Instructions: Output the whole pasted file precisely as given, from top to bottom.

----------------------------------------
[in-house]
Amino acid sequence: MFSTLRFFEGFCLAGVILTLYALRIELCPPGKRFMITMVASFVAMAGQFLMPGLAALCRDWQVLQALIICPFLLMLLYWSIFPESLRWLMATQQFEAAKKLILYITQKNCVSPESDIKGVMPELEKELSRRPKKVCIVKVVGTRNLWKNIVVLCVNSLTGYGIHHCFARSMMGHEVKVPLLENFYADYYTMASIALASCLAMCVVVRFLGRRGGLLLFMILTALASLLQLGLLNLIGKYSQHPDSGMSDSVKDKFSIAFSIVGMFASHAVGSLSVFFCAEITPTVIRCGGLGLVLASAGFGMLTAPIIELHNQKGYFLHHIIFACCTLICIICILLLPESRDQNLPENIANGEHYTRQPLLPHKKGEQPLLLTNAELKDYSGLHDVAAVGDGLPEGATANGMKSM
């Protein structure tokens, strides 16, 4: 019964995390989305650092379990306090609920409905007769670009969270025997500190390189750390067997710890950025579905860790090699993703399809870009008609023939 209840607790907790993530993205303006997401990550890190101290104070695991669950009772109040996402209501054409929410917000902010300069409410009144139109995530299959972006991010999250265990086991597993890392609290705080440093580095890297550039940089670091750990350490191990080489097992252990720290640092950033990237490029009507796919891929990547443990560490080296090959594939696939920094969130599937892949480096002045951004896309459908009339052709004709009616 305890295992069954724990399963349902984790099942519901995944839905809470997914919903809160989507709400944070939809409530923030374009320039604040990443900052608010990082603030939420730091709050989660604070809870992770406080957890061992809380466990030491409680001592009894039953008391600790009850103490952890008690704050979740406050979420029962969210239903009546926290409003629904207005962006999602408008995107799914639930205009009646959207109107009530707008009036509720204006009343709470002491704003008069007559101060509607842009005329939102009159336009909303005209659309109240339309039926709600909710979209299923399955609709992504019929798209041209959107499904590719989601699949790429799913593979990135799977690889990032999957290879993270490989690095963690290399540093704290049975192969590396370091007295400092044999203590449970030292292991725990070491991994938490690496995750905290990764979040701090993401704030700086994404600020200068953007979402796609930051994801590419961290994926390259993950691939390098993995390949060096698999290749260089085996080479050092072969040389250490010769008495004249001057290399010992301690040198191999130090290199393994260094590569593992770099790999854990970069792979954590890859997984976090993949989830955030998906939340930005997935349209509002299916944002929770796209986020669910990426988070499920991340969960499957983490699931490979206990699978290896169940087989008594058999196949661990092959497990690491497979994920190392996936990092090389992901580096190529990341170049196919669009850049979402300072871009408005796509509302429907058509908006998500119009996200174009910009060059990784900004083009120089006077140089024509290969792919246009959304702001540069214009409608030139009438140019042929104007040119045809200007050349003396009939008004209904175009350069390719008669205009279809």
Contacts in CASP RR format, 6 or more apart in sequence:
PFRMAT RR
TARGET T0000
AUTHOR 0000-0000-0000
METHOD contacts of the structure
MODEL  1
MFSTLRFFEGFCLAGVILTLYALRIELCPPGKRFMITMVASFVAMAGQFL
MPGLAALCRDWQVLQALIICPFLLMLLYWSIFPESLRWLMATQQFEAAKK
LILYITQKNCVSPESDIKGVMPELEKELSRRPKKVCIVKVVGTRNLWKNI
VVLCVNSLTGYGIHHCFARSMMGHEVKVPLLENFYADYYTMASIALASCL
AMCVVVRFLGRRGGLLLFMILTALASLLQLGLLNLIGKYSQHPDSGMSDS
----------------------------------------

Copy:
[in-house]
Amino acid sequence: MFSTLRFFEGFCLAGVILTLYALRIELCPPGKRFMITMVASFVAMAGQFLMPGLAALCRDWQVLQALIICPFLLMLLYWSIFPESLRWLMATQQFEAAKKLILYITQKNCVSPESDIKGVMPELEKELSRRPKKVCIVKVVGTRNLWKNIVVLCVNSLTGYGIHHCFARSMMGHEVKVPLLENFYADYYTMASIALASCLAMCVVVRFLGRRGGLLLFMILTALASLLQLGLLNLIGKYSQHPDSGMSDSVKDKFSIAFSIVGMFASHAVGSLSVFFCAEITPTVIRCGGLGLVLASAGFGMLTAPIIELHNQKGYFLHHIIFACCTLICIICILLLPESRDQNLPENIANGEHYTRQPLLPHKKGEQPLLLTNAELKDYSGLHDVAAVGDGLPEGATANGMKSM
């Protein structure tokens, strides 16, 4: 019964995390989305650092379990306090609920409905007769670009969270025997500190390189750390067997710890950025579905860790090699993703399809870009008609023939 209840607790907790993530993205303006997401990550890190101290104070695991669950009772109040996402209501054409929410917000902010300069409410009144139109995530299959972006991010999250265990086991597993890392609290705080440093580095890297550039940089670091750990350490191990080489097992252990720290640092950033990237490029009507796919891929990547443990560490080296090959594939696939920094969130599937892949480096002045951004896309459908009339052709004709009616 305890295992069954724990399963349902984790099942519901995944839905809470997914919903809160989507709400944070939809409530923030374009320039604040990443900052608010990082603030939420730091709050989660604070809870992770406080957890061992809380466990030491409680001592009894039953008391600790009850103490952890008690704050979740406050979420029962969210239903009546926290409003629904207005962006999602408008995107799914639930205009009646959207109107009530707008009036509720204006009343709470002491704003008069007559101060509607842009005329939102009159336009909303005209659309109240339309039926709600909710979209299923399955609709992504019929798209041209959107499904590719989601699949790429799913593979990135799977690889990032999957290879993270490989690095963690290399540093704290049975192969590396370091007295400092044999203590449970030292292991725990070491991994938490690496995750905290990764979040701090993401704030700086994404600020200068953007979402796609930051994801590419961290994926390259993950691939390098993995390949060096698999290749260089085996080479050092072969040389250490010769008495004249001057290399010992301690040198191999130090290199393994260094590569593992770099790999854990970069792979954590890859997984976090993949989830955030998906939340930005997935349209509002299916944002929770796209986020669910990426988070499920991340969960499957983490699931490979206990699978290896169940087989008594058999196949661990092959497990690491497979994920190392996936990092090389992901580096190529990341170049196919669009850049979402300072871009408005796509509302429907058509908006998500119009996200174009910009060059990784900004083009120089006077140089024509290969792919246009959304702001540069214009409608030139009438140019042929104007040119045809200007050349003396009939008004209904175009350069390719008669205009279809």
Contacts in CASP RR format, 6 or more apart in sequence:
PFRMAT RR
TARGET T0000
AUTHOR 0000-0000-0000
METHOD contacts of the structure
MODEL  1
MFSTLRFFEGFCLAGVILTLYALRIELCPPGKRFMITMVASFVAMAGQFL
MPGLAALCRDWQVLQALIICPFLLMLLYWSIFPESLRWLMATQQFEAAKK
LILYITQKNCVSPESDIKGVMPELEKELSRRPKKVCIVKVVGTRNLWKNI
VVLCVNSLTGYGIHHCFARSMMGHEVKVPLLENFYADYYTMASIALASCL
AMCVVVRFLGRRGGLLLFMILTALASLLQLGLLNLIGKYSQHPDSGMSDS